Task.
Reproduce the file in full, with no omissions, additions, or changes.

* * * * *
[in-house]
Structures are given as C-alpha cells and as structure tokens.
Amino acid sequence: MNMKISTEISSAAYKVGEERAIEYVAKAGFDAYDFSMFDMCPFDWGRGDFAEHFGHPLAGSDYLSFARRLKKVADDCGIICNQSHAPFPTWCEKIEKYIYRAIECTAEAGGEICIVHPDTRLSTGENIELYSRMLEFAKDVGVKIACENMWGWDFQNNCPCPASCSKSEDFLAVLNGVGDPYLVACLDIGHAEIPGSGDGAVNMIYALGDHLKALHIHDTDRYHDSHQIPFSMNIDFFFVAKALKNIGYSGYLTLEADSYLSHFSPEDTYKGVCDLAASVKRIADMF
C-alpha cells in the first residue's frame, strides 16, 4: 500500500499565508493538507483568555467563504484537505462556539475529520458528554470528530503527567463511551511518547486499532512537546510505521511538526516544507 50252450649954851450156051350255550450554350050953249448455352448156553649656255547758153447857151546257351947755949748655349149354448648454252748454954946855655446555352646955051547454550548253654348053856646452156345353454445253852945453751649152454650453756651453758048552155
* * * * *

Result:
[in-house]
Structures are given as C-alpha cells and as structure tokens.
Amino acid sequence: MNMKISTEISSAAYKVGEERAIEYVAKAGFDAYDFSMFDMCPFDWGRGDFAEHFGHPLAGSDYLSFARRLKKVADDCGIICNQSHAPFPTWCEKIEKYIYRAIECTAEAGGEICIVHPDTRLSTGENIELYSRMLEFAKDVGVKIACENMWGWDFQNNCPCPASCSKSEDFLAVLNGVGDPYLVACLDIGHAEIPGSGDGAVNMIYALGDHLKALHIHDTDRYHDSHQIPFSMNIDFFFVAKALKNIGYSGYLTLEADSYLSHFSPEDTYKGVCDLAASVKRIADMF
C-alpha cells in the first residue's frame, strides 16, 4: 500500500499565508493538507483568555467563504484537505462556539475529520458528554470528530503527567463511551511518547486499532512537546510505521511538526516544507 50252450649954851450156051350255550450554350050953249448455352448156553649656255547758153447857151546257351947755949748655349149354448648454252748454954946855655446555352646955051547454550548253654348053856646452156345353454445253852945453751649152454650453756651453758048552155